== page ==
Connecting with GNOME Mail Clients - page 3
An Overview of GNOME Mail Clients
Project Homepage: http://spruce.sourceforge.net/
Another solid, all-around entry is Spruce. A little newer than Balsa, Spruce offers a similar look and featureset, though it does include PGP/GPG support and filter support is part of the current set of releases. Spruce is currently at version 0.64 (stable) and version 0.7 (the unstable, developer version).
Spruce is a stable and solid mail client. It is able to deal directly with POP3 and IMAP servers, and it also offers users the option to use any preexisting fetchmail configuration they may have. Unfortunately, it doesn't integrate seamlessly with local mail spools, but it does work with them and it's fairly flexible in this regard. In general, though, Spruce is oriented around handling POP3 and IMAP for the user, without the need to resort to the more traditional Linux mail tools.
Spruce has a basic address book (the contact manager), but this feature still feels largely tacked on. It doesn't offer any way to automatically gather addresses or even add an address from a message.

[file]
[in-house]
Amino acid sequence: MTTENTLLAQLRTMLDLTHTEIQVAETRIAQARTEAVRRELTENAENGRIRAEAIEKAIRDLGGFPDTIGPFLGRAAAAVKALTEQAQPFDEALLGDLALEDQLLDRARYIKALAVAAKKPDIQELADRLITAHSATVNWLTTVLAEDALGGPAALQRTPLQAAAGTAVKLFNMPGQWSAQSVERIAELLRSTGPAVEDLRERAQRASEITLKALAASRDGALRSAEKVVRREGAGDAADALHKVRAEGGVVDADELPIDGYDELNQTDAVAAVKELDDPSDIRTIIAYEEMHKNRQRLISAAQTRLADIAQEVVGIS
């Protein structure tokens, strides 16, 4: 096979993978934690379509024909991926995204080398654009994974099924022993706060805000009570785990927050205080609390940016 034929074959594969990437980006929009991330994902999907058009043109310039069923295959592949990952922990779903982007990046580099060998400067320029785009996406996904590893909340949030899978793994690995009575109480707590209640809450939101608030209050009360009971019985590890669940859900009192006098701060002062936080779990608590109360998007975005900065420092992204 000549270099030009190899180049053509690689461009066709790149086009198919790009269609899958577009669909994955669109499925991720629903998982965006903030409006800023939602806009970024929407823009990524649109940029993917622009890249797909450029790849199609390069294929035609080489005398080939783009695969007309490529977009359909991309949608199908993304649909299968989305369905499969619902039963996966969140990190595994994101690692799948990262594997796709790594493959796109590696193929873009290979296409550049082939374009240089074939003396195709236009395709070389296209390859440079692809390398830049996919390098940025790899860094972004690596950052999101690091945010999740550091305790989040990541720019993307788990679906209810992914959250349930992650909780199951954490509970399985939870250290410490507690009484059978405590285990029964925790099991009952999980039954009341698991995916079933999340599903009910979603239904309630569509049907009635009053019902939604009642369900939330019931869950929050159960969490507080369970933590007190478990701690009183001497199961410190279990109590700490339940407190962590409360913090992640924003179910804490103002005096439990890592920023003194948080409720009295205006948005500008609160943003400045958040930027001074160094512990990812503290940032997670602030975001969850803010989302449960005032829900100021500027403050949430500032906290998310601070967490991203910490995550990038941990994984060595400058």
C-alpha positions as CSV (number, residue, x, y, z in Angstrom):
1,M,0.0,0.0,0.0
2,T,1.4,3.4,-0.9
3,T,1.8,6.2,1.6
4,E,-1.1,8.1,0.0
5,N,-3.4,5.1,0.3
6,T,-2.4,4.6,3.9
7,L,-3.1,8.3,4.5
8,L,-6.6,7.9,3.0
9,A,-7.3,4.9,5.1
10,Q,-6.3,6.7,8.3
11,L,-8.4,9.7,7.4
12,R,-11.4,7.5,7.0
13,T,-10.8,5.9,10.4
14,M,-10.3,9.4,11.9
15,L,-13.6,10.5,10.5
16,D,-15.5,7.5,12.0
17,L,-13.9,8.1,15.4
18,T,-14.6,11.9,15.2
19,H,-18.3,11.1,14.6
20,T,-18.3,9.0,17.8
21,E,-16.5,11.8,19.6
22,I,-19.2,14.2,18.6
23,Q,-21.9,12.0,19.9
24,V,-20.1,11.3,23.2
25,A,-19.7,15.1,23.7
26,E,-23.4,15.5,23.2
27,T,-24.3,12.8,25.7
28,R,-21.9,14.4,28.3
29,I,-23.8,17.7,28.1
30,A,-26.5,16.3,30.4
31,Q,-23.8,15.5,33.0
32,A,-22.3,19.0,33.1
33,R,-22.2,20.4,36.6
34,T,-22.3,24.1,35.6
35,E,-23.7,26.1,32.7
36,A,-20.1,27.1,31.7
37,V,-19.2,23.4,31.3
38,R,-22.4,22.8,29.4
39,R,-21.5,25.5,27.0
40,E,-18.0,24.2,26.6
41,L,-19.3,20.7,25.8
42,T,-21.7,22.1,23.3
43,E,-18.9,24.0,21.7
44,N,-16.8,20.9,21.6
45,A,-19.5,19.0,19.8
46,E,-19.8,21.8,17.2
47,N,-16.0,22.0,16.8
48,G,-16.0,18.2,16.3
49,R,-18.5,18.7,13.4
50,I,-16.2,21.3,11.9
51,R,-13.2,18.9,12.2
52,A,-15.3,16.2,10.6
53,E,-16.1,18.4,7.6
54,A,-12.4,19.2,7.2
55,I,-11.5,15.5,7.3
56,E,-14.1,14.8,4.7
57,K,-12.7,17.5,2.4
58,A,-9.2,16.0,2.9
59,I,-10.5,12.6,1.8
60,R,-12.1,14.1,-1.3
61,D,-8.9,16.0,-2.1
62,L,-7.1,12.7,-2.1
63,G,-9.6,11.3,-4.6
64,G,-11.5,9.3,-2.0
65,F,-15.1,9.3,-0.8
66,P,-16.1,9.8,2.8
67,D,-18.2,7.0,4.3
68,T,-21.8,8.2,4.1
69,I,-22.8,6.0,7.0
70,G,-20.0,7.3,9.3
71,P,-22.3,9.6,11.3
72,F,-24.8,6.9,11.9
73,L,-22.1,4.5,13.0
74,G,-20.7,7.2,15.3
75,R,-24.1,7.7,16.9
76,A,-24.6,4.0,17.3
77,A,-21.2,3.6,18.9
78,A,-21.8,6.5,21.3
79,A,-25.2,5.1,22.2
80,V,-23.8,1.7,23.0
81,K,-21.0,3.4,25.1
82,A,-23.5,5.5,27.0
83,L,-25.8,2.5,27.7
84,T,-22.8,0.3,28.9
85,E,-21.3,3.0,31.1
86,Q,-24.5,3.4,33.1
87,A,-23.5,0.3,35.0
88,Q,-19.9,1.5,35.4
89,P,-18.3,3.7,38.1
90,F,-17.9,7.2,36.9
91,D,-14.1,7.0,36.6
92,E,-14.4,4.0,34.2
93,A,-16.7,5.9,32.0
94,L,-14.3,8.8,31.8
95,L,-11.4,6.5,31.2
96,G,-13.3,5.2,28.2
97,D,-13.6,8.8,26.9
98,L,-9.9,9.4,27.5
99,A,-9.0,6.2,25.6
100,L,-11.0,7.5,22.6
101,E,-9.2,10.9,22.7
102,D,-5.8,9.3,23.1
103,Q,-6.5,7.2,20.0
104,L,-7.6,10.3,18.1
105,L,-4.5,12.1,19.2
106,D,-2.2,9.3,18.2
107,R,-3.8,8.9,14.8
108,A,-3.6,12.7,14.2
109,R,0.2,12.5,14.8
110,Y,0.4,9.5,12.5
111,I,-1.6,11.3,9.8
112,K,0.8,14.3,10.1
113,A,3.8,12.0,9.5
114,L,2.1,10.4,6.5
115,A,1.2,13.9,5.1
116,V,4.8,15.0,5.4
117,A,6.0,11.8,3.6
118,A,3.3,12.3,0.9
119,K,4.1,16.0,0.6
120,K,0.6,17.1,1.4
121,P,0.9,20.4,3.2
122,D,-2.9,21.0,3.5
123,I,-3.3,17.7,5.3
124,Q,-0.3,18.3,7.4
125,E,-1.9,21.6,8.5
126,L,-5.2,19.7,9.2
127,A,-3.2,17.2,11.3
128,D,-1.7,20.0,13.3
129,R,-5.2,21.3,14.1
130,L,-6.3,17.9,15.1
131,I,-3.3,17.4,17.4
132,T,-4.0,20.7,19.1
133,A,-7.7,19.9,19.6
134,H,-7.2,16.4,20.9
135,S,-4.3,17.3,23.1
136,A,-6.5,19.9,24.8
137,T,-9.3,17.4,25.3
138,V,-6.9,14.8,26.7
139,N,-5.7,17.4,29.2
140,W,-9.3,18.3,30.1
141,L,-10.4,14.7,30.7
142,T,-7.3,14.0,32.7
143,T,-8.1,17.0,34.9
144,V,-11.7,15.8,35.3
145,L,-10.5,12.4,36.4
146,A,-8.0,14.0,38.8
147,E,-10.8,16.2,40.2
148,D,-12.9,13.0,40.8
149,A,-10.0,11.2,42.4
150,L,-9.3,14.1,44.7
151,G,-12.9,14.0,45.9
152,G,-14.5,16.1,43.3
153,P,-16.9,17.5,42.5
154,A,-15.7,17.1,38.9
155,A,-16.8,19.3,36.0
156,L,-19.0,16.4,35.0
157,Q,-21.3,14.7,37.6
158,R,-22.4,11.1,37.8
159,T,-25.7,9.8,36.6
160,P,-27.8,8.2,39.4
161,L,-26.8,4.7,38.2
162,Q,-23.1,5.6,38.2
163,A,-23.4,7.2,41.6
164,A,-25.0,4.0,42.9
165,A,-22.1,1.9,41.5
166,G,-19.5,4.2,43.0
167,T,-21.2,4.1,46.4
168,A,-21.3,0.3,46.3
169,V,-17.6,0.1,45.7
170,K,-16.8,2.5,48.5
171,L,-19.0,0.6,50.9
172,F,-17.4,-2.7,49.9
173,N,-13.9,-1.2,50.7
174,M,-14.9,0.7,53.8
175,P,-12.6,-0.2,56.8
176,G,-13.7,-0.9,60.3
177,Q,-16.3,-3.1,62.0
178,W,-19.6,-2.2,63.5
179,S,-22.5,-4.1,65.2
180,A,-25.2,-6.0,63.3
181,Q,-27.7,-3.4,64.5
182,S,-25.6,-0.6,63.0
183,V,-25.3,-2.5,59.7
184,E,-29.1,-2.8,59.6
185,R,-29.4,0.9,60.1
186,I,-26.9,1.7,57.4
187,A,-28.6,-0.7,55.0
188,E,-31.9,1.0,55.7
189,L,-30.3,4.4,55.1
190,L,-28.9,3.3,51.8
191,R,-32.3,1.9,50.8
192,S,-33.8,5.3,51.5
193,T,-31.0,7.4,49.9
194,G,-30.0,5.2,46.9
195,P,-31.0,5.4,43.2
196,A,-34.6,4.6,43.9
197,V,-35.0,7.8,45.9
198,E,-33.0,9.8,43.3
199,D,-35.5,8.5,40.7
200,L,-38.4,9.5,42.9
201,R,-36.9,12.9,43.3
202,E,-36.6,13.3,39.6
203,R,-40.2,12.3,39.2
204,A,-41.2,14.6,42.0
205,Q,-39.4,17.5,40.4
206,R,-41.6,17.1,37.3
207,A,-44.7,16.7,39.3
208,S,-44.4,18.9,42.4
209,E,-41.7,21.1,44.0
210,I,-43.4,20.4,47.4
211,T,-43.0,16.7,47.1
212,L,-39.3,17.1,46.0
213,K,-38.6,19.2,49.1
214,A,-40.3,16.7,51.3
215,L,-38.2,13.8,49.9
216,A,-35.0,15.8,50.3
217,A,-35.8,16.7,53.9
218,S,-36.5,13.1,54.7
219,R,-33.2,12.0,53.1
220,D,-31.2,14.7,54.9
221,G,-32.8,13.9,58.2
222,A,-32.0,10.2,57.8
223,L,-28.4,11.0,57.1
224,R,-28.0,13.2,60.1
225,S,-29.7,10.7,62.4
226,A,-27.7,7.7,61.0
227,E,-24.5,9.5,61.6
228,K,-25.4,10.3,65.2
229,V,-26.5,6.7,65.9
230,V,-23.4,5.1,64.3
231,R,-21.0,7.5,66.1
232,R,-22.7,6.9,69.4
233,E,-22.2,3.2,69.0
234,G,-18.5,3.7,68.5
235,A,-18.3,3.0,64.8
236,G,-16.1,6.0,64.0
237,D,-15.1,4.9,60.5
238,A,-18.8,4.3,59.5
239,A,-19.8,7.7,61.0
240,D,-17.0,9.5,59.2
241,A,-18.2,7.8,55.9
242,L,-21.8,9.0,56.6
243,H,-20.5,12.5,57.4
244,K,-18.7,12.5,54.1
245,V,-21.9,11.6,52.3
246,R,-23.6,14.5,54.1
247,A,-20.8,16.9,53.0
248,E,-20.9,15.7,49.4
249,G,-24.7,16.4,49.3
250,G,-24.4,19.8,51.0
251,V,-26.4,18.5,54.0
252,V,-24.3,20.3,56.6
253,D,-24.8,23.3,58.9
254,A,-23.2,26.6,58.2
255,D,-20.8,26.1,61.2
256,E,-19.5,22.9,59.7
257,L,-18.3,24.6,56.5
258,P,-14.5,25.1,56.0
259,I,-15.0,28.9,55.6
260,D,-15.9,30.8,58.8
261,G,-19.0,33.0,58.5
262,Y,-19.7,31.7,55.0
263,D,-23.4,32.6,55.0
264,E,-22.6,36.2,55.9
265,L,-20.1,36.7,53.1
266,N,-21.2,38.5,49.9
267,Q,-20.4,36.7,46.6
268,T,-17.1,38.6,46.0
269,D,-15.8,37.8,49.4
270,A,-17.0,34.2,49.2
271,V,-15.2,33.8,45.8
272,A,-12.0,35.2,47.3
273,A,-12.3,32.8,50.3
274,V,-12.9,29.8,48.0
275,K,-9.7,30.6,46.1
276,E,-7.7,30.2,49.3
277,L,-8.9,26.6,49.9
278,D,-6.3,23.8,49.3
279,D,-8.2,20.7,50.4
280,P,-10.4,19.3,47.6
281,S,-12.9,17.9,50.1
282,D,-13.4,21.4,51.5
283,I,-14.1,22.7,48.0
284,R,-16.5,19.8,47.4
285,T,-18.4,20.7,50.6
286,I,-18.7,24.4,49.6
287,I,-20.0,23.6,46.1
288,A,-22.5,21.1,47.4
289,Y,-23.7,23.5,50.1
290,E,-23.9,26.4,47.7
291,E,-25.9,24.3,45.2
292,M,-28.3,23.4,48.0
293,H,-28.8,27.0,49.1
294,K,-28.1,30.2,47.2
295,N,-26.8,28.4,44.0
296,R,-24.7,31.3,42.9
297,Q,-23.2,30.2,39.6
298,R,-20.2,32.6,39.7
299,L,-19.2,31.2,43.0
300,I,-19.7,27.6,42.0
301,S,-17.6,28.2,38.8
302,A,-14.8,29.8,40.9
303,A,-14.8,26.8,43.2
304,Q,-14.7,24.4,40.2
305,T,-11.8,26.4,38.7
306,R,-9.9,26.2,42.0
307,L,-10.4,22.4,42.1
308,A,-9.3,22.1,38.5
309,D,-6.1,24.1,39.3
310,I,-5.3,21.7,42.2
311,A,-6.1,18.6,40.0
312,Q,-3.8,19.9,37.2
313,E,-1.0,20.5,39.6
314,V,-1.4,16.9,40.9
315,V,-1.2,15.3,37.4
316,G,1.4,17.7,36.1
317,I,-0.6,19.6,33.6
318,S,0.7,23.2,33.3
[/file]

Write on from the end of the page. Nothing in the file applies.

Spruce also has mail filtering. We were pleased to note that its filtering feature allowed for the use of either shell wildcards or regular expressions, making for an easier translation of existing procmail recipes the user might have on hand.
Spruce offers a wide variety of configuration options, allowing users to designate the fonts for read and unread messages. It also has a random signature feature.
Finally, Spruce has an excellent online user manual explaining the program's features in a good amount of detail with some useful illustrations. More free software should have this amount of attention paid to the critical detail of telling users how to use the package.
We enjoyed using Spruce and found it to be reliable and simple. There are some small usability features that would help the program overall, but for a program still considered a bit away from being feature complete, we were impressed. Spruce will meet the needs of most users with little trouble, and we expect it will continue to improve.
Solid state disks (SSDs) made a splash in consumer technology, and now the technology has its eyes on the enterprise storage market. Download this eBook to see what SSDs can do for your infrastructure and review the pros and cons of this potentially game-changing storage technology.
- 1Linux Top 3: GNOME 3.12 and New Betas for Ubuntu 14.04 and OpenMandriva Lx 2014.0
- 2Linux Top 3: Linus Lashes out, Linux 3.14 Gets PIE and Ubuntu One is Done.
- 3Linux Top 3: Ubuntu 14.04, Debian Gives Squeeze More Life and Red Hat Goes Atomic
- 4Linux Top 3: CoreOS, Oracle Enterprise Linux 7 and Ubuntu 14.10
- 5Linux Top 3: Linux from Scratch, Ubuntu 14.01 Beta and Arch Updates